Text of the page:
Referring to Figure 3, at step 310 the Response InterpretatIon Database, hereafter referred to in the description of this embodiment as the RI database, is searched, this being a database storing practitioner-URL5 or templates for sets of practitioner-URLs for which the system can make a context-dependent interpretation of the response to the HEAD request that wifi yield information about the practitioner which is normaUy returned in the corresponding web page, should the corresponding web page be available (eg. by a GET or POST request, possibly redirected). By "context dependent" it should be understood that the interpretation is not one defined in general for the type of response returned, but is specific to a website, web page or set of web pages only, being an inapplicable interpretation for similar or identical http responses from a different website. For each such URL or URL template, the database stores information on particular responses that can be made by the website server and which are specific to that websfte and URL rather than the general, non-site specific interpretation which is defined in the definition of the protocols for http. It should be noted that for the purposes of the invention it is not necessary that a HEAD request be made. For examp'e, a GET or POST request may also result in a response indicating further action to be taken to complete the request, such as a response indicating redirection.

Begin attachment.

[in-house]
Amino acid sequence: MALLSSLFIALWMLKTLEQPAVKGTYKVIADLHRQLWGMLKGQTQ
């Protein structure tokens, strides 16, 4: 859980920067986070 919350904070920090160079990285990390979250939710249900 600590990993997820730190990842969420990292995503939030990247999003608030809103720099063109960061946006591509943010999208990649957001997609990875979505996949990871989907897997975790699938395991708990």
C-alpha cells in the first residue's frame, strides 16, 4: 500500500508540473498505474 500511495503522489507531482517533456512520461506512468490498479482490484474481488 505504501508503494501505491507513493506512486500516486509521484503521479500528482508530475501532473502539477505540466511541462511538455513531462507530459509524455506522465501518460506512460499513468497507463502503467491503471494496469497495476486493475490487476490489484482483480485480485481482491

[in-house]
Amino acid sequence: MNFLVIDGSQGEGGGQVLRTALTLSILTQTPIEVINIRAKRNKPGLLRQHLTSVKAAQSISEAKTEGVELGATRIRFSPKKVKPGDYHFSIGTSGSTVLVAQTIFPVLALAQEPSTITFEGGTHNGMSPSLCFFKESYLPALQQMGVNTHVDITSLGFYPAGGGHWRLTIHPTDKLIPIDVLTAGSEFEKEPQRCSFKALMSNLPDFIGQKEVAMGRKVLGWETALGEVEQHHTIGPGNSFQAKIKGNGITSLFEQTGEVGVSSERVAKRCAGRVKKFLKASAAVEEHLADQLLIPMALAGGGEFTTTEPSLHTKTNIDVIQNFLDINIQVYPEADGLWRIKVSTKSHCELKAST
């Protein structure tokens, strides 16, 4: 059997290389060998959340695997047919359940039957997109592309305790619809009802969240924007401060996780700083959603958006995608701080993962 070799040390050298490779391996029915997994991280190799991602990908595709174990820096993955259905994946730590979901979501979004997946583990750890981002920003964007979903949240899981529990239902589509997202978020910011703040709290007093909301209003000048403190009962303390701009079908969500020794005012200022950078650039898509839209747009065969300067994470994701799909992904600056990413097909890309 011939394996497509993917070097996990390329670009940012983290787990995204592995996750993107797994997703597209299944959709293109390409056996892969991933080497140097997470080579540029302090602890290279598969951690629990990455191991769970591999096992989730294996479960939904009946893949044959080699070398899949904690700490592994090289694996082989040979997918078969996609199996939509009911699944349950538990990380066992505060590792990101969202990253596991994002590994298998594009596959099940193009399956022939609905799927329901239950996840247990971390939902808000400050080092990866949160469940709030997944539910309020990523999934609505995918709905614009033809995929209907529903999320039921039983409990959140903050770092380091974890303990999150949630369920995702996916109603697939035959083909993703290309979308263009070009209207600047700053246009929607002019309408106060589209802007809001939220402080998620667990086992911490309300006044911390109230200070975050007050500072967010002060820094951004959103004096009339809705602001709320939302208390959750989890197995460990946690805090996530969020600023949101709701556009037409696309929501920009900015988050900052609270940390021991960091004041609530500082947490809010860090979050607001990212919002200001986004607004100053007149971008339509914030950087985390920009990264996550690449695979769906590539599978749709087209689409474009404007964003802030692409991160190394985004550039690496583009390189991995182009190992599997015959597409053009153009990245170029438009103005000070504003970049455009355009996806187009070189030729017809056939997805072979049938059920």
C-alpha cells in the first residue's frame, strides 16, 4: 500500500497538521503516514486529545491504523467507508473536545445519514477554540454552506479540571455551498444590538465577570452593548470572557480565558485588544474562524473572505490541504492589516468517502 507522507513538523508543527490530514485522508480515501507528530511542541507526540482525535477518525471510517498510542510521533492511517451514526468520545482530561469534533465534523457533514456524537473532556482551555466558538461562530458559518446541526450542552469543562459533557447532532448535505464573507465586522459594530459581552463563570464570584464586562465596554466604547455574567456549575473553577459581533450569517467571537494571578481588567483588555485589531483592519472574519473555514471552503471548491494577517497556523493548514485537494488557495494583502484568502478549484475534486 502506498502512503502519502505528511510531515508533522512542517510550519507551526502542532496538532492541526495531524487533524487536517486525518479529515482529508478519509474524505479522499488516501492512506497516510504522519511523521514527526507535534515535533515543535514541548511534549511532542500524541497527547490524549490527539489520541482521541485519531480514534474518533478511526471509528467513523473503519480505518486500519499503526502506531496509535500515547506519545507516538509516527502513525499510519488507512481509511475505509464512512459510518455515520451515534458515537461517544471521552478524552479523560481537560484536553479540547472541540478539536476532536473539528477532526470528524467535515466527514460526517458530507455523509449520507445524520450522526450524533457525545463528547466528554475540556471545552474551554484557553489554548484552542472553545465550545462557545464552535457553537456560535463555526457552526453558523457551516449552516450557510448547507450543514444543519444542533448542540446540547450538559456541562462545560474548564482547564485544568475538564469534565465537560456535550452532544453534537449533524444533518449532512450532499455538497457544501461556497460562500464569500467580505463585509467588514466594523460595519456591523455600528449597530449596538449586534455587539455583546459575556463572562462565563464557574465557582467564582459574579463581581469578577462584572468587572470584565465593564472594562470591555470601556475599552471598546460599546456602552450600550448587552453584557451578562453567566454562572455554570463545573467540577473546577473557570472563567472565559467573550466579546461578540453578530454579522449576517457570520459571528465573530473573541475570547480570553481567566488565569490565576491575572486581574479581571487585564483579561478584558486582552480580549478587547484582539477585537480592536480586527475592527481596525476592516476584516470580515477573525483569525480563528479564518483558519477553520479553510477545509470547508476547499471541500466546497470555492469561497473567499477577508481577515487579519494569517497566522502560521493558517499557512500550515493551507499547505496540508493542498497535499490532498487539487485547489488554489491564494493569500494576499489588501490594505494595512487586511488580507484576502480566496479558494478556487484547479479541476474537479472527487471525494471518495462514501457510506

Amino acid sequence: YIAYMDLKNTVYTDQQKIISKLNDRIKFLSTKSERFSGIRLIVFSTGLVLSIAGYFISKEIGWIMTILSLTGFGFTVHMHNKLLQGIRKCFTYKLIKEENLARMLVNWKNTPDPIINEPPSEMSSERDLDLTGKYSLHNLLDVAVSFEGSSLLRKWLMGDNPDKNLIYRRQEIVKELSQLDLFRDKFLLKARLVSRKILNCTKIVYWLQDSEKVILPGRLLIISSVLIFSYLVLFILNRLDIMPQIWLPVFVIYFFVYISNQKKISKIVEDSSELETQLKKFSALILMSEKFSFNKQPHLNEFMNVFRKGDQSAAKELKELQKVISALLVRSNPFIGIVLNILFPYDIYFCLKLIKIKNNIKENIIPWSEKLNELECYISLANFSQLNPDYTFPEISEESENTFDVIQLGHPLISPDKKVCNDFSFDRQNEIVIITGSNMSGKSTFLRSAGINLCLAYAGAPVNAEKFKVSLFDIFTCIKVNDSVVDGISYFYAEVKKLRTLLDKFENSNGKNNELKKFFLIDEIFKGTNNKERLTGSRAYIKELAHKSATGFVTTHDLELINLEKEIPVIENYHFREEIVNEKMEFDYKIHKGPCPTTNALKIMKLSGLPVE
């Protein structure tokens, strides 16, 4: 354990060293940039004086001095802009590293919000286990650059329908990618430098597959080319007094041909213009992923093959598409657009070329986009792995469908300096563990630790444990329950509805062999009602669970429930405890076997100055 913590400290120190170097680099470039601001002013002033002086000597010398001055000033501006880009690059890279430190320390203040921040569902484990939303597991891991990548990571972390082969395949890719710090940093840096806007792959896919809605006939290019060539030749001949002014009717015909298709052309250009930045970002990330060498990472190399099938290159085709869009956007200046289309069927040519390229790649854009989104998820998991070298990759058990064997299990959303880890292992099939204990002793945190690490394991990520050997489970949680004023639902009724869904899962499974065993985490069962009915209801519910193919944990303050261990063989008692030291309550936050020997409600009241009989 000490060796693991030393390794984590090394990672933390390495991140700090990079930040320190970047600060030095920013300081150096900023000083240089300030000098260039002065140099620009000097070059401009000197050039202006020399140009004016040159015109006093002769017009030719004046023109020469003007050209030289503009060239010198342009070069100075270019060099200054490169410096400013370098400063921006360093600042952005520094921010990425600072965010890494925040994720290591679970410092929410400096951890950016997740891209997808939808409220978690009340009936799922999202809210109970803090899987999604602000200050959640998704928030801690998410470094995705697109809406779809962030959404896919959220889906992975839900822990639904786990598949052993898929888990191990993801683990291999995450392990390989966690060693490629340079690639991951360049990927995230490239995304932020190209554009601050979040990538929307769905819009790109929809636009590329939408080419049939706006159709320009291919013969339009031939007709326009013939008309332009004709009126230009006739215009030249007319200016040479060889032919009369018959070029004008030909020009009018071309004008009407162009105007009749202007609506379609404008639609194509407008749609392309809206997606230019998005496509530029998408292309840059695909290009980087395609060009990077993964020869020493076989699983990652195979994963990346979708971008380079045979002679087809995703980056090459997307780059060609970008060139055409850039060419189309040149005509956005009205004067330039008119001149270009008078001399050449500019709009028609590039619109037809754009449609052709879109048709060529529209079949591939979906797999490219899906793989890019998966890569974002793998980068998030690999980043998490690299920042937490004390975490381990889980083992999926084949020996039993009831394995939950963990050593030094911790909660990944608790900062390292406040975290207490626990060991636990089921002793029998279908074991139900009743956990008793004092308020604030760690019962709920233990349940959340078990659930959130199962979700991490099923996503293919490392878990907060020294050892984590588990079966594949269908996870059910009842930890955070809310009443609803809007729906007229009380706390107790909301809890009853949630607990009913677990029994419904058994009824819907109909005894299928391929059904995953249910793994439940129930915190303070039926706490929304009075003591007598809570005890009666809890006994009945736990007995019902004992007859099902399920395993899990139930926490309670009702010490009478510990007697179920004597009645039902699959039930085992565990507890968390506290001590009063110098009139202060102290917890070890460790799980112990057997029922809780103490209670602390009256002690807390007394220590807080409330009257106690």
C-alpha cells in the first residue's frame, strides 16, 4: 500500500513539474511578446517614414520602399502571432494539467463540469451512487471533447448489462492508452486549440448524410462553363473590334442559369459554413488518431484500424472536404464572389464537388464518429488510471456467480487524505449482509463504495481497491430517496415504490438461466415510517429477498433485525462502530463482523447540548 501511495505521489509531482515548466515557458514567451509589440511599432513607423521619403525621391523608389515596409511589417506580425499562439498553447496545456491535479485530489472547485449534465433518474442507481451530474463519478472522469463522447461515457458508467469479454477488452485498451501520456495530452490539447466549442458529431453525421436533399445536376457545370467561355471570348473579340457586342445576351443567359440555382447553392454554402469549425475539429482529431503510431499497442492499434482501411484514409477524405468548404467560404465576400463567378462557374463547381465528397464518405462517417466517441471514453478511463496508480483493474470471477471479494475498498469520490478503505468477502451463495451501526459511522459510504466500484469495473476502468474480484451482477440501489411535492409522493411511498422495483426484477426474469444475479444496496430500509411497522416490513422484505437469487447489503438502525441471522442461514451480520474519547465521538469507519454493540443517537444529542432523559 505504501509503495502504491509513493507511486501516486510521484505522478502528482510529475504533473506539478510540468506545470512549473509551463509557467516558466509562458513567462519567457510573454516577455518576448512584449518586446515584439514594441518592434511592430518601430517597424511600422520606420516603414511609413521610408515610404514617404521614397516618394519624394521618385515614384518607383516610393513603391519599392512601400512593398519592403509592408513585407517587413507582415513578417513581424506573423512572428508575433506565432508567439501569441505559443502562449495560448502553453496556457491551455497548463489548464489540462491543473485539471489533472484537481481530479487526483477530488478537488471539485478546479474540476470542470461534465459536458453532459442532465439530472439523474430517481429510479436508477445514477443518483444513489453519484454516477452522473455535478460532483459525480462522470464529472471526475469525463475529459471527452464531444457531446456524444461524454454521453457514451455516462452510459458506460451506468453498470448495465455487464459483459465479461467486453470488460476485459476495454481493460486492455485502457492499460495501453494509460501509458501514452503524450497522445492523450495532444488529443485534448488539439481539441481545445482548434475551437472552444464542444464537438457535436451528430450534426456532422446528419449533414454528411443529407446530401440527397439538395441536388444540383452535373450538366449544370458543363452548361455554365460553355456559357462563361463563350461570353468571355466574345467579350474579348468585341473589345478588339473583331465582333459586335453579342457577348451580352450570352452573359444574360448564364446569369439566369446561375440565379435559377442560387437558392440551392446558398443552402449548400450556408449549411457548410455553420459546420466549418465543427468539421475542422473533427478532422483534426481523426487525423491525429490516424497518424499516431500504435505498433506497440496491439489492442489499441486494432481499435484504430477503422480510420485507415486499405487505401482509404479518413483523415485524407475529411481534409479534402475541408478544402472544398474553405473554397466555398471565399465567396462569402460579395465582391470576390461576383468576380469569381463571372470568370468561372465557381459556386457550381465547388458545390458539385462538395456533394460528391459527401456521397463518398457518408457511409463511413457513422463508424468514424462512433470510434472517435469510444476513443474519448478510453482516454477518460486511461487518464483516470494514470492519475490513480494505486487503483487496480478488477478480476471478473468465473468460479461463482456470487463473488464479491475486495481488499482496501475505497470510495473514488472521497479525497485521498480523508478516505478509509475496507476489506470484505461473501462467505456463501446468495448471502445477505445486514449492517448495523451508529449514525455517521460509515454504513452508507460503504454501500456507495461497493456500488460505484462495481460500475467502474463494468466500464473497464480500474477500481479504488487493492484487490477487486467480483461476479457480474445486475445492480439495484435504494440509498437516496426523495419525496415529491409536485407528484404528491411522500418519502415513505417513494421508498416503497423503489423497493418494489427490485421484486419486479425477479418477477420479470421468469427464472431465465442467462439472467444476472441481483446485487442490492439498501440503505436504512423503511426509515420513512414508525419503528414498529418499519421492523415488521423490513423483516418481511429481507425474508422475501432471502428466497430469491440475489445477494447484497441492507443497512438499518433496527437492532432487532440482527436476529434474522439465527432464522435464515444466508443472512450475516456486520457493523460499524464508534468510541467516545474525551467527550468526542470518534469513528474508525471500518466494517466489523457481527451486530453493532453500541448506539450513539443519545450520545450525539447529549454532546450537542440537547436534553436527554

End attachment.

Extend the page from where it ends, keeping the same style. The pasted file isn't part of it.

The RI Database stores a set of responses and their non-standard interpretations.

In this embodiment, the RI Database contains a table in the fo'lowing form: RI Database Table Schema: URLtemrlate: a template corresponding to a URL with N parameterised slots in it, encoded in the form <ITEMi> where ITEMi is the name of a variable part of the URL of the form ITEM1, ITEM2 and so on corresponding to the first, second (and so on) variable part of the URL, where N s zero or more.

URLitems: a list of N items corresponding to data item names on the practitioner database.

ResionseStatus: One of the set of possib'e response codes that could be returned from a http request to the particular website which matches the URL in URLtemplate and for which a non-standard, website-specific interpretation is defined in Responselnterpretation.

ResponseDataTemlate: a template corresponding to a URL returned with a redirection response (eg. 302, 303, 307) with M slots in it, encoded in the form RETURNi> where RETURNi is the name of a parameterized (variable) part of a URL of the form RETURN1, RETURN2 and so on corresponding to the first, second (and so on) variable part of the URL, where M is zero or more.

ResponseDataltems: a list of M items corresponding to data items existing on the database or to be created on the database.

Responseinterpretation: Instructions on how to update the practitioner database comprising (i) a description of how the URLitems map to search terms to identify a record in the practitioner database, and (ii) a description of how the ResponseDataltems should be used to update the so-identified record.